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Wednesday, December 28, 2011

Microbes On Death Valley Can Produce New Technology

badwater basin on Death Valley
Badwater Basin (www.nsf.gov)
Recent discovery of a group of scientists at the University of Nevada Las Vegas (UNLV) is very surprising and profitable. They identified, isolated and grew a new type of magnetic bacteria that can lead to the use of new biotech and nanotech. Bacteria that they get from Badwater is located on the edge of Death Valley National Park.

Magnetotactic bacteria, the bacteria are simple and can be found almost every body of water. These bacteria can be oriented and navigate in a magnetic field. It happened because this bacterium produces a magnetic mineral or nano-sized greigiget (an iron sulfide mineral, the equivalent of the iron oxide magnetite). These crystal-krital called magnetosomes, and can be used for drug delivery and medical imaging.

The research have been conducted by scientists named Dennis Bazylinski (UNLV) and researcher named Christopher LeFevre (French National Center of Scientific Research and the University of Aix-Marseille II). They have published their research in the journal Science (http://dx.doi.org/10.1126/science.1212596). The research was funded by the U.S. National Science Foundation (NSF), the U.S. Department of Energy and the French Foundation for Medical Research.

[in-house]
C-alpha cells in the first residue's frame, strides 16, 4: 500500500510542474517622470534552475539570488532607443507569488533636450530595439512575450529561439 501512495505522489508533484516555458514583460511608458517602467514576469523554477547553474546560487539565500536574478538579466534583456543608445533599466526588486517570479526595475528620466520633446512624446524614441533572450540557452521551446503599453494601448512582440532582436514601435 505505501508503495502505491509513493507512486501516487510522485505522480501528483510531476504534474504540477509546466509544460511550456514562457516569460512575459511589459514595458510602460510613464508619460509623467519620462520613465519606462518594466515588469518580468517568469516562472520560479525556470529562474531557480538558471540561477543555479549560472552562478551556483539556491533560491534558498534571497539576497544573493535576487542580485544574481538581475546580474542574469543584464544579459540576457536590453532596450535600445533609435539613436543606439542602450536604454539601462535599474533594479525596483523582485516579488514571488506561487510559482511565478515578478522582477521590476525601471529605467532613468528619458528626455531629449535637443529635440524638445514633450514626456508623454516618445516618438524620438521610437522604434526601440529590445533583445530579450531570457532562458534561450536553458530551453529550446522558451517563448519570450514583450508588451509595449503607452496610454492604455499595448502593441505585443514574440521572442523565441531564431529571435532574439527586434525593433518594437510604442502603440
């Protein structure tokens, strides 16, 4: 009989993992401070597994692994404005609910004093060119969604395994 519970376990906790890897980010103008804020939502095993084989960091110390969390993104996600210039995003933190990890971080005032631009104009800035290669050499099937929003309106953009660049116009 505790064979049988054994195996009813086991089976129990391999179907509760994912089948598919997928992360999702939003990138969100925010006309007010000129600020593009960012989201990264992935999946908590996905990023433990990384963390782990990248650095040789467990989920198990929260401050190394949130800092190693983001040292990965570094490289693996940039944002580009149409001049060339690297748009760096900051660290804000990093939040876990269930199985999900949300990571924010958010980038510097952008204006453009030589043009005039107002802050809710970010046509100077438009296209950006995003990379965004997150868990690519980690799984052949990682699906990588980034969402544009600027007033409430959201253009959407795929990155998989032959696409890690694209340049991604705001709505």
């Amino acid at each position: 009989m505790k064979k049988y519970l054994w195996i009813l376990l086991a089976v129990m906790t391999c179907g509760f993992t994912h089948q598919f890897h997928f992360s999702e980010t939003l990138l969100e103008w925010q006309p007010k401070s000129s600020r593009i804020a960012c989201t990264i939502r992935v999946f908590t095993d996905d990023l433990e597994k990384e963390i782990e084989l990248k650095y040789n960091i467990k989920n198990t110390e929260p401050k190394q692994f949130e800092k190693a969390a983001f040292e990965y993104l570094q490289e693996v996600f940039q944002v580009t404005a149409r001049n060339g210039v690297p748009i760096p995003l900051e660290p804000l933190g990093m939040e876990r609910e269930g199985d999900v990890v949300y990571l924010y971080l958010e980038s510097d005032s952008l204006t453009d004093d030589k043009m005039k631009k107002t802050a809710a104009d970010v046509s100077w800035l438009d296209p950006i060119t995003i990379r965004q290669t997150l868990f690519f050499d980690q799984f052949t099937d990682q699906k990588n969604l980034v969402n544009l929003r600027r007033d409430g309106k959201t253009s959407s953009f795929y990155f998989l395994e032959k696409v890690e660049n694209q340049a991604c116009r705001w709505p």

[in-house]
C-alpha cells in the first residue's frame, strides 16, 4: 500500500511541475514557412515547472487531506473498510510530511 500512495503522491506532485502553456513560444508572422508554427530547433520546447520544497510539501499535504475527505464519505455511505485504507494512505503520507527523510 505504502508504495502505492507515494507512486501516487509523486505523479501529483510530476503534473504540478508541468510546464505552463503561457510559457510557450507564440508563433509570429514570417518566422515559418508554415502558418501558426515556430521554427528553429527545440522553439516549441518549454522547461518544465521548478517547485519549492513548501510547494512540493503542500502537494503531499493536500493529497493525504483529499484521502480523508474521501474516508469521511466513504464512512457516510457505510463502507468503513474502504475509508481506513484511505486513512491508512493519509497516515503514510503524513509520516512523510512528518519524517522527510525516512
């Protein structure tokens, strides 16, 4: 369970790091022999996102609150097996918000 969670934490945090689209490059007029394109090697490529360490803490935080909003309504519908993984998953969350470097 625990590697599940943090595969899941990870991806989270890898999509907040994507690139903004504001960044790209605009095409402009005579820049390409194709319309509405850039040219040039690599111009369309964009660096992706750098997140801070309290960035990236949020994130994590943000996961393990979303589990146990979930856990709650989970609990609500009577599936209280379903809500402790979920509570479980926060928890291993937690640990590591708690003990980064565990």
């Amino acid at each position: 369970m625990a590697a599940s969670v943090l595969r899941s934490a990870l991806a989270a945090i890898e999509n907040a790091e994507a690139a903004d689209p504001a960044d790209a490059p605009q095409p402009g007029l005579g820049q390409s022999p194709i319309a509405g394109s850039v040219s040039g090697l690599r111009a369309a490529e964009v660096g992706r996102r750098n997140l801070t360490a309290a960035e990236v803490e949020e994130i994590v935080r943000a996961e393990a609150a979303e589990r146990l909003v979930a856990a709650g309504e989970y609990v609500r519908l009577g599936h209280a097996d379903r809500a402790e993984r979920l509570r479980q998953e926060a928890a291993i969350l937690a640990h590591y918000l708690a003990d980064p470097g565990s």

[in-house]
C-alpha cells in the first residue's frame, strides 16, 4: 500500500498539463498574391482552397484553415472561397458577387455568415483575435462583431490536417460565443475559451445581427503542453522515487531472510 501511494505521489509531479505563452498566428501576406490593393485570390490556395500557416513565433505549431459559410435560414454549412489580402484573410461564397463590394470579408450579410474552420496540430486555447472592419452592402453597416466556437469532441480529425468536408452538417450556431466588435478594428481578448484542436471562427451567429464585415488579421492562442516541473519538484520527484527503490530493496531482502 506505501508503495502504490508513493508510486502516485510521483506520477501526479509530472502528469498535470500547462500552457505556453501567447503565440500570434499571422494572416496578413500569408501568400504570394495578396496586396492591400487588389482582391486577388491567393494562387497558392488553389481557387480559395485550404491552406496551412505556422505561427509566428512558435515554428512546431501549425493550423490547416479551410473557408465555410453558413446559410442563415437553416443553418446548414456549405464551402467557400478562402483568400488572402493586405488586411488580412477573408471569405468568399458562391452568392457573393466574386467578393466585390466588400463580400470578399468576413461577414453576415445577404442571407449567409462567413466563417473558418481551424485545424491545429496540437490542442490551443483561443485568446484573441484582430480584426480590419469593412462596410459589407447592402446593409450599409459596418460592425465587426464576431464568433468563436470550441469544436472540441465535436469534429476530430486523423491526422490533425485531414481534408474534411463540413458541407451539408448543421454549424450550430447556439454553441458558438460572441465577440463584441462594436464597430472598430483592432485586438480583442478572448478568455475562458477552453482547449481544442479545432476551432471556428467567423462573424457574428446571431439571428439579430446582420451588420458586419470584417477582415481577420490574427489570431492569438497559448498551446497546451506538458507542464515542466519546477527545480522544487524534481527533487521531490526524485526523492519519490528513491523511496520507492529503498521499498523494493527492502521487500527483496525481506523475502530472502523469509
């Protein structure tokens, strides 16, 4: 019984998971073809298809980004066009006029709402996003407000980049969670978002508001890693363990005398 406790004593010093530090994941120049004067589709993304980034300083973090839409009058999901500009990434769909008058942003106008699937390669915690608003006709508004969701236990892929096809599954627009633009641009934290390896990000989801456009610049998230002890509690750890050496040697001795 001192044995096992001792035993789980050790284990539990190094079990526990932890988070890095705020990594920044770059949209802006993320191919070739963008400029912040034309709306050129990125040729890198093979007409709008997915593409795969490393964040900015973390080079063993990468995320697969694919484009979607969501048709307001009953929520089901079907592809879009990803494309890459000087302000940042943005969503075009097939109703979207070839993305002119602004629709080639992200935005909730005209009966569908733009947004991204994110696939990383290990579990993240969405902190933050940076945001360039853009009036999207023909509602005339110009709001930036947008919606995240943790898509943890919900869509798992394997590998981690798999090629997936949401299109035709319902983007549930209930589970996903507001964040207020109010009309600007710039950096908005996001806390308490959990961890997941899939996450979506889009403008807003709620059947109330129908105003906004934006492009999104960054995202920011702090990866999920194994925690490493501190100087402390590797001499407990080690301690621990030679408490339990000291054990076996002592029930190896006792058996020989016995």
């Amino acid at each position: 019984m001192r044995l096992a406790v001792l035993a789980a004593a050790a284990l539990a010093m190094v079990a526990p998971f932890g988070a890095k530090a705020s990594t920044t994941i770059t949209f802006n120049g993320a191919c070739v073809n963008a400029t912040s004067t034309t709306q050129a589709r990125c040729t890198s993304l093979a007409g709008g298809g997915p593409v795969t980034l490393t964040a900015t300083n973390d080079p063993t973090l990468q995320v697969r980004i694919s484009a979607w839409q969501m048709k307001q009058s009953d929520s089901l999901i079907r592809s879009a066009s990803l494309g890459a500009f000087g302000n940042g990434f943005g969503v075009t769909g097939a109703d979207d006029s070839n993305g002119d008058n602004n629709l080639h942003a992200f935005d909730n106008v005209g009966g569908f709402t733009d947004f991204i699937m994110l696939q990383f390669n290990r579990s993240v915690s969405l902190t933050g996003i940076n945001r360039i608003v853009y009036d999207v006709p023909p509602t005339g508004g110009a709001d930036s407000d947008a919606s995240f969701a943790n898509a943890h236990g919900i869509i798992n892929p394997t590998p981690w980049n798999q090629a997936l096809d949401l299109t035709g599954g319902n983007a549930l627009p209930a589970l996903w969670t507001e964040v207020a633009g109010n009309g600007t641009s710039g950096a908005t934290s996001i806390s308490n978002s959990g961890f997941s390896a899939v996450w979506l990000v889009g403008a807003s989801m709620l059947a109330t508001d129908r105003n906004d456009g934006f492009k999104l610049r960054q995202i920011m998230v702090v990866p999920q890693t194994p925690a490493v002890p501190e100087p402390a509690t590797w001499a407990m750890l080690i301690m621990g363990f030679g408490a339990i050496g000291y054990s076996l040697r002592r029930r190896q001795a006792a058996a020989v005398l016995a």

"The finding is significant in showing that this bacterium has specific genes to synthesize magnetite and greigite, and that the proportion of these magnetosomes varies with the chemistry of the environment," said Enriqueta Barrera, program director in NSF's Division of Earth Sciences.

"Because greigite-producing bacteria have never been isolated, the crystals haven't been tested for the types of biomedical and other applications that currently use magnetite," said Bazylinski.

"Greigite is an iron sulfide that may be superior to magnetite in some applications due to its slightly different physical and magnetic properties. Now we have the opportunity to find out."

Researchers found the greigite-producing bacterium, called BW-1, in water samples collected more than 280 feet below sea level in Badwater Basin. Lefèvre and Bazylinski later isolated and grew it leading to the discovery that  BW-1 produces both greigite and magnetite.

A detailed look at its DNA revealed that BW-1 has two sets of magnetosome genes, unlike other such bacteria, which produce only one mineral and have only one set of magnetosome genes.

This suggests that the production of magnetite and greigite in BW-1 is likely controlled by separate sets of genes. That could be important in the mass production of either mineral for specific applications.

According to Bazylinski, the greigite-producing bacteria represent a new, previously unrecognized group of sulfate-reducing bacteria that "breathe" the compound sulfate rather than oxygen as most living organisms do.

"With how much is known about sulfate-reducing bacteria, it's surprising that no one has described this group," he said.

Source: http://www.nsf.gov/news/news_summ.jsp?cntn_id=122618&org=NSF&from=news

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